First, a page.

Juan Antonio Prados, from Lexmark, said that “there is no sustainability without circular economy” and that in his company this path is based on technology and innovation: printers that last longer and longer, that save energy, that are made of recycled materials, that reuse components, that are more efficient… “We are part of the problem, and it is about being part of the solution. With the circular economy we all win: the company, the buyer and the planet”.
Javier Villanueva, CEO of RenerCycle, began his speech in the same vein: “The circular economy plays a key role in the long term; it contributes to reducing climate change and helps to preserve biodiversity. Natural capital is limited and therefore, although it is within our reach, we must be responsible in its use. It is time to think about another economy, a circular economy that ensures a better future based on sustainable development, promoting responsible consumption and the reuse of materials”. He also made reference to the Sustainable Development Goals (SDGs) defined by the United Nations that pursue a better future by addressing development in a sustainable manner.
Adrián Larripa, CEO of bigD and professor at the University of Navarra, highlighted the importance of eco-design in the circular economy. In his company, which specialises in the design and innovation of technological products, they are committed to innovation through design and linked to strategy.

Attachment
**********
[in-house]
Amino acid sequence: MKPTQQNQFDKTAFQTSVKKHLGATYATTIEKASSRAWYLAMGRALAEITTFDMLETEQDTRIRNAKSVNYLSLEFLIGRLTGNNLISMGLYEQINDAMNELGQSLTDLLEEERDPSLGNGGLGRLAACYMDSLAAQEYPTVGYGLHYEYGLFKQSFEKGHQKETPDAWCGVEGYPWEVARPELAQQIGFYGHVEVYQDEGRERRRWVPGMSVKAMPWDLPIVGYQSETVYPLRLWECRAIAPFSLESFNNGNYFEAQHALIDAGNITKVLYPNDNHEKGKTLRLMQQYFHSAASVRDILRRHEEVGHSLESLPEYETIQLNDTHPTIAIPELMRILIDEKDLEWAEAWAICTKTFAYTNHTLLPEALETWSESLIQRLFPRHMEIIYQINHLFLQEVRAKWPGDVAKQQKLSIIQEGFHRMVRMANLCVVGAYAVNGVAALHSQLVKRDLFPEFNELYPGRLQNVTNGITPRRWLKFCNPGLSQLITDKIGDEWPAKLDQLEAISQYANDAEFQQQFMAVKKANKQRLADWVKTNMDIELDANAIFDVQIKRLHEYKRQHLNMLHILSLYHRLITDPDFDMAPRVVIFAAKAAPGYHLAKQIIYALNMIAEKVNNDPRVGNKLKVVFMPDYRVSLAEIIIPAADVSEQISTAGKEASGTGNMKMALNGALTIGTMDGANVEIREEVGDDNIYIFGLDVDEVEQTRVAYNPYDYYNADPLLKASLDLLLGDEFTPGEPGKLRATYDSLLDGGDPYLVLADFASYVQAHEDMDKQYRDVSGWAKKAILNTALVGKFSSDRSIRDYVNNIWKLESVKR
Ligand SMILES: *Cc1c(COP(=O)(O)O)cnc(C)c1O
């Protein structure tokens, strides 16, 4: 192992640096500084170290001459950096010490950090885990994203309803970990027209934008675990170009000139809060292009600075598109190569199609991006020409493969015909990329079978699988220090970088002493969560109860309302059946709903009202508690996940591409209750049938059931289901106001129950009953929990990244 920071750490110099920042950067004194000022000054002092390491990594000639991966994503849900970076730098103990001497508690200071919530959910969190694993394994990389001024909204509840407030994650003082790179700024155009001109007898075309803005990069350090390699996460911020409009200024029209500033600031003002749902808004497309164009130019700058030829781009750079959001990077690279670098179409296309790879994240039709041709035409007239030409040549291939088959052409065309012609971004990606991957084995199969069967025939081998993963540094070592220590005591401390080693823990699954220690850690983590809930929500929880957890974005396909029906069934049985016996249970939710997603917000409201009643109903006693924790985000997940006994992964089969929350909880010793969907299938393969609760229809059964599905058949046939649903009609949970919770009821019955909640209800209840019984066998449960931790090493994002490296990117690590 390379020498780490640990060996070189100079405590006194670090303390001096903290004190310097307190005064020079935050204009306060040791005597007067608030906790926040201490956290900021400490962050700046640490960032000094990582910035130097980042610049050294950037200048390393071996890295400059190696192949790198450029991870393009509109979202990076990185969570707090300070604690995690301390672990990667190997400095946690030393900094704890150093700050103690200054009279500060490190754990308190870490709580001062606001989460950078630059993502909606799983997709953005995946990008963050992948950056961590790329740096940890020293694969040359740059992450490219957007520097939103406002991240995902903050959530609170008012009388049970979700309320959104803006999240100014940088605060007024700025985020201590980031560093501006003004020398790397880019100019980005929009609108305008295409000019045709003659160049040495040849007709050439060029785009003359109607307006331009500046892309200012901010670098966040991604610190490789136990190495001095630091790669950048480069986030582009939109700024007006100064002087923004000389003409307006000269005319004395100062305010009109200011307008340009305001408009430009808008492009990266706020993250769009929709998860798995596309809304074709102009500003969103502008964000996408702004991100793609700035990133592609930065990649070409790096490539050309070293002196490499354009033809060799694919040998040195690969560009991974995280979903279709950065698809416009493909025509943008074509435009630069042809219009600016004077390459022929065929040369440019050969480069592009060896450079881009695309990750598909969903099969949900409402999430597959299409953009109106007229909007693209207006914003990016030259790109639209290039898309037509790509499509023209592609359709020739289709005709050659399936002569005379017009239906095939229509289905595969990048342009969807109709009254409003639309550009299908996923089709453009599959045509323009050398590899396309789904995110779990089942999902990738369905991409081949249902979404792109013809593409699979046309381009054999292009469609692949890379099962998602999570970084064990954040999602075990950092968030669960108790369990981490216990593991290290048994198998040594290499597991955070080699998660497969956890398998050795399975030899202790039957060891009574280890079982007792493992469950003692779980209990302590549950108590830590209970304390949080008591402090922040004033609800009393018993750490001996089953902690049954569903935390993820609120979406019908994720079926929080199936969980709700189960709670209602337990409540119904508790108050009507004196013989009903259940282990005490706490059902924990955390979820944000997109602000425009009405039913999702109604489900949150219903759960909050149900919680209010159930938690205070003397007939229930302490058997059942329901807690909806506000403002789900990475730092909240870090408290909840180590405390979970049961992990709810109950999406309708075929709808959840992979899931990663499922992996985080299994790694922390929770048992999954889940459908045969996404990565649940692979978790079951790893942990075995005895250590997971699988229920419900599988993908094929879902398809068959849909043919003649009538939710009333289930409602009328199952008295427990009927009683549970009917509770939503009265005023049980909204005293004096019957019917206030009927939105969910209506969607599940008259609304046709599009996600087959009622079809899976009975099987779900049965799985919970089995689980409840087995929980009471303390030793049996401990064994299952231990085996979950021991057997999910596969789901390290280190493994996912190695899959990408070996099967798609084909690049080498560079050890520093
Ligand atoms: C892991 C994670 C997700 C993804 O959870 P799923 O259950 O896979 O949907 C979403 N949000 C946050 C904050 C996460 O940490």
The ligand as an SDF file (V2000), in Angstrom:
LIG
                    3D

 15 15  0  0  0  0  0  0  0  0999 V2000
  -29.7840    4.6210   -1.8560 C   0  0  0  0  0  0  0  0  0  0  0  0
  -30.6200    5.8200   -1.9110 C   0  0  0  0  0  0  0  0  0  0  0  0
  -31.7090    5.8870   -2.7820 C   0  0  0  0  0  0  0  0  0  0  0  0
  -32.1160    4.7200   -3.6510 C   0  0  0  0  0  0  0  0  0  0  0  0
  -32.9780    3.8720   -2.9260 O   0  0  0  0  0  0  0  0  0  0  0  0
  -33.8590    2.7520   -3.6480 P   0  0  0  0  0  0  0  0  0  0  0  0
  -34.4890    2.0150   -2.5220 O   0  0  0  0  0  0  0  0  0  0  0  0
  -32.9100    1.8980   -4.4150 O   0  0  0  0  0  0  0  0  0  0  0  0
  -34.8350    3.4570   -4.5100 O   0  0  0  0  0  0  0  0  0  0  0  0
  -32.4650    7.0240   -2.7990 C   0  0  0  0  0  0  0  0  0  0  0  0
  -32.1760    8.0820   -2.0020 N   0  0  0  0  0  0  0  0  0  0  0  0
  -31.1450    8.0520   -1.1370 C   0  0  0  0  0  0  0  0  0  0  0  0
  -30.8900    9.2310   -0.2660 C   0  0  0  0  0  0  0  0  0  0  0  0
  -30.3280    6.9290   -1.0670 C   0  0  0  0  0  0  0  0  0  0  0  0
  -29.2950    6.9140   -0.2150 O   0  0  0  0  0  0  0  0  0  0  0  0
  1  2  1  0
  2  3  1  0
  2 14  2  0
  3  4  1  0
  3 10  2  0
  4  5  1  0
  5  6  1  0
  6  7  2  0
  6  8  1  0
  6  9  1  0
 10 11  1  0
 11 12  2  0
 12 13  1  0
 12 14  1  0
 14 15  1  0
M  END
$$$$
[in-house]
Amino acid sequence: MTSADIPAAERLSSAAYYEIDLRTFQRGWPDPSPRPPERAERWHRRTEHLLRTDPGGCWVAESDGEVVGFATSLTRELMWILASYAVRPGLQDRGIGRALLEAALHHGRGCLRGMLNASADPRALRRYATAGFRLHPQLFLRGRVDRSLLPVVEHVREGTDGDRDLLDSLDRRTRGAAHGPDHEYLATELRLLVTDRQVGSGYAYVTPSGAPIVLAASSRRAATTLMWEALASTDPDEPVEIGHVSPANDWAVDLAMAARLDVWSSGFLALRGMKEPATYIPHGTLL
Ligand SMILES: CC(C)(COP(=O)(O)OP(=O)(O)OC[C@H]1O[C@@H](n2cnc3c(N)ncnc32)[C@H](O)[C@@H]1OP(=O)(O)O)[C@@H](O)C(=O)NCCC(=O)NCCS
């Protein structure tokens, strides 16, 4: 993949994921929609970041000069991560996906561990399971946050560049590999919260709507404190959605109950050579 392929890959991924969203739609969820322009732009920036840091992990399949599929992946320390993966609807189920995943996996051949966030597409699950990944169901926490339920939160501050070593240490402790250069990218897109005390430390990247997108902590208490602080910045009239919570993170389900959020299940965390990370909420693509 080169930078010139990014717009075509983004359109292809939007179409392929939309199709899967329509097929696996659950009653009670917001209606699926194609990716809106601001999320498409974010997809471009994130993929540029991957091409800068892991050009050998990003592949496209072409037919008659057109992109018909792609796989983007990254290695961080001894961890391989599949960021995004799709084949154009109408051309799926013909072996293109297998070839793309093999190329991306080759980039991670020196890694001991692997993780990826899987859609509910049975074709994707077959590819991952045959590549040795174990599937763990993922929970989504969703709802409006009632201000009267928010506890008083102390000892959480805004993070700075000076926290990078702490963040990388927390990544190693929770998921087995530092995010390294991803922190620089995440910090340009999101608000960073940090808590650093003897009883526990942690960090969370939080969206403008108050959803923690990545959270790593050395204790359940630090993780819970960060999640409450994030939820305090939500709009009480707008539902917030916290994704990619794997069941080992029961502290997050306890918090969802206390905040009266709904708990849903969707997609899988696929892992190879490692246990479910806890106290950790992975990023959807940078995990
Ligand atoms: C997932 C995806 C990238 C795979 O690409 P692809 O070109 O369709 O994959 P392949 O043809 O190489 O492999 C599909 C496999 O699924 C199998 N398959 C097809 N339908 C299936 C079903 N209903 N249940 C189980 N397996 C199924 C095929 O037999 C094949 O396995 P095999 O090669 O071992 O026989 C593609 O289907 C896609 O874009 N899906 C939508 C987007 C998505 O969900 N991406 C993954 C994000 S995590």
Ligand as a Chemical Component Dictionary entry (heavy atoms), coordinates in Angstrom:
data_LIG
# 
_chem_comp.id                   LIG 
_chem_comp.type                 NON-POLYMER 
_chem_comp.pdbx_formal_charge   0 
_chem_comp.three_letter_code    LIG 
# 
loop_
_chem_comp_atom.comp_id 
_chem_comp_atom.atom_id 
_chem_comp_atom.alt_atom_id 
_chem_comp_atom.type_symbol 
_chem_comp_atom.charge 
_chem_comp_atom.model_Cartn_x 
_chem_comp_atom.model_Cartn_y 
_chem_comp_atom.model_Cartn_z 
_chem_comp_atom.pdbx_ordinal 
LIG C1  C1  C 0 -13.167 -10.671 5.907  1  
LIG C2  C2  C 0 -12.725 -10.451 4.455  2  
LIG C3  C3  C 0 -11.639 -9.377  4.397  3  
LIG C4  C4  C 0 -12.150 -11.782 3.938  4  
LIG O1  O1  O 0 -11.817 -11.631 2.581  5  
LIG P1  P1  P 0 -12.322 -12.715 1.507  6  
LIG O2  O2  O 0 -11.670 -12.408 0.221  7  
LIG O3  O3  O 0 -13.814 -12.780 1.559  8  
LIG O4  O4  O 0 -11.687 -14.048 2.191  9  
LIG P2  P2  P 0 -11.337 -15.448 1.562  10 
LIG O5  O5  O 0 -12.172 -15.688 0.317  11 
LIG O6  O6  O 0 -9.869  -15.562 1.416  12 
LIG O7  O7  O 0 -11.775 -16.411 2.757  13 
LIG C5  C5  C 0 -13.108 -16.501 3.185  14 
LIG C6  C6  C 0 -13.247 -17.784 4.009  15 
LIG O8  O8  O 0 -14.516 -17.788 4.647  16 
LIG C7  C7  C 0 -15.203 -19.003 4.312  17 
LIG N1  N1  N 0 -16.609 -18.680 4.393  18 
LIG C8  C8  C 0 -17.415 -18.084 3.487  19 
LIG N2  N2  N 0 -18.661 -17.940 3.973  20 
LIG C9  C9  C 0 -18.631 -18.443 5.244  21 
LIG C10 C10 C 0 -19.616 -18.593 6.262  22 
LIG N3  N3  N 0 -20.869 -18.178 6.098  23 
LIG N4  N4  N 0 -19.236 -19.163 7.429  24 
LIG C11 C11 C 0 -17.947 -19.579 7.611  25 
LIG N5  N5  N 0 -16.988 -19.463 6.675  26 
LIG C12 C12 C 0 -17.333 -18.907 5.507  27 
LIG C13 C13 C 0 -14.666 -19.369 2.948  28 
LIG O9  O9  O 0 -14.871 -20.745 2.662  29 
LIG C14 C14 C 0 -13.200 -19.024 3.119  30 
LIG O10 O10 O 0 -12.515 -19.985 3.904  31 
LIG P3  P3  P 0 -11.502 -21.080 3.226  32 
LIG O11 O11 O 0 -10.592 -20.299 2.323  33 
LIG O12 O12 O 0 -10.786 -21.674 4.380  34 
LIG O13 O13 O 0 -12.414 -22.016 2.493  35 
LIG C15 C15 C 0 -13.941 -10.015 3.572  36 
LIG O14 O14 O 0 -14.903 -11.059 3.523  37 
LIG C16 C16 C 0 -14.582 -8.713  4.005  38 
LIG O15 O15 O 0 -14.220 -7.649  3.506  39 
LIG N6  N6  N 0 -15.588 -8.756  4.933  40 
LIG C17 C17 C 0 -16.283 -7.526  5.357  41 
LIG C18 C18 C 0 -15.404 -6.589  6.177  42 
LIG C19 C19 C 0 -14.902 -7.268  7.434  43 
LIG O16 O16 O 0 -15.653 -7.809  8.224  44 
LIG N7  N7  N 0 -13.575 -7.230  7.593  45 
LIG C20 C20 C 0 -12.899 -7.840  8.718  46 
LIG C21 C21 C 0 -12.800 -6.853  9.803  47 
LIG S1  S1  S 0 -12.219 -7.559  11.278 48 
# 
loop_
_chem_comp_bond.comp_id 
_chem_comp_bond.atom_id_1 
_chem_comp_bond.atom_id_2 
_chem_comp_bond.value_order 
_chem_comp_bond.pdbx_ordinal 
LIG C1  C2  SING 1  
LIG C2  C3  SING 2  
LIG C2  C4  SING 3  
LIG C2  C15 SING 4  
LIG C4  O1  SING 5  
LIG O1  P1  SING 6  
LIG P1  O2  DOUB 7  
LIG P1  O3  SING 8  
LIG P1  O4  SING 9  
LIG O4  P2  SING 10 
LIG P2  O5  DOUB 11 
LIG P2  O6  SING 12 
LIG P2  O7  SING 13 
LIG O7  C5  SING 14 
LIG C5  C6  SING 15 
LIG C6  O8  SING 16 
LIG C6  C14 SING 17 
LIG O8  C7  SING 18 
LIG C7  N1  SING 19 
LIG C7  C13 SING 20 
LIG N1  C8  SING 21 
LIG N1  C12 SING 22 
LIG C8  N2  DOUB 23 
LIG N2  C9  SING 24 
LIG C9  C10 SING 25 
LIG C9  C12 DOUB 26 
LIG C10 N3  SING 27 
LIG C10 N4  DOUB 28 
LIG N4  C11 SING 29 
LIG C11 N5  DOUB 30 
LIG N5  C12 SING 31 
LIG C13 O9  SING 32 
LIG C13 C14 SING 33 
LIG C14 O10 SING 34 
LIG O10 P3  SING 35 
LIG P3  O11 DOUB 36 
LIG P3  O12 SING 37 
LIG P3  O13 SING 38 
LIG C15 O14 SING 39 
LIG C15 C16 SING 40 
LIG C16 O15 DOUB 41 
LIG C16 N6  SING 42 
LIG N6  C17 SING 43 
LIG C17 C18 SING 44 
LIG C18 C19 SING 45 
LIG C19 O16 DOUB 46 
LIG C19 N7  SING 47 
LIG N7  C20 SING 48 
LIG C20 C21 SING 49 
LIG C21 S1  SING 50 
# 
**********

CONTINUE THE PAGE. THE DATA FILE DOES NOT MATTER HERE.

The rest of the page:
The second round table of the day was moderated by Cristina García, manager of ATANA, and analysed how these circular economy practices are being developed in our community and whether companies in Navarre, especially SMEs, are prepared for this great challenge. The debate once again highlighted the importance of technology companies as providers of solutions to guide society and companies towards the path of the circular economy.
The last presentation of the day was given by Gonzalo Bañón, sustainability and climate change consultant at EY, who gave some guidelines for companies to start preparing for the regulations required by the European Union, which will soon come into force. One of the main ones is the European Green Pact, which aims for there to be no Greenhouse Gases (GHG) by 2050, which has given rise to a lot of legislation in this regard to require European companies to achieve this goal.
The event ended with an invitation to reflect. Because sustainability is no longer an option… Many habits and consciences have to be changed. And for this, the public administration has to set very high demands and get companies and citizens to get down to work; something that will entail a great effort but which, in the future, will bear
Speakers at the Navarra EcoCircular Tech event organised by ATANA and ENERCLUSTER.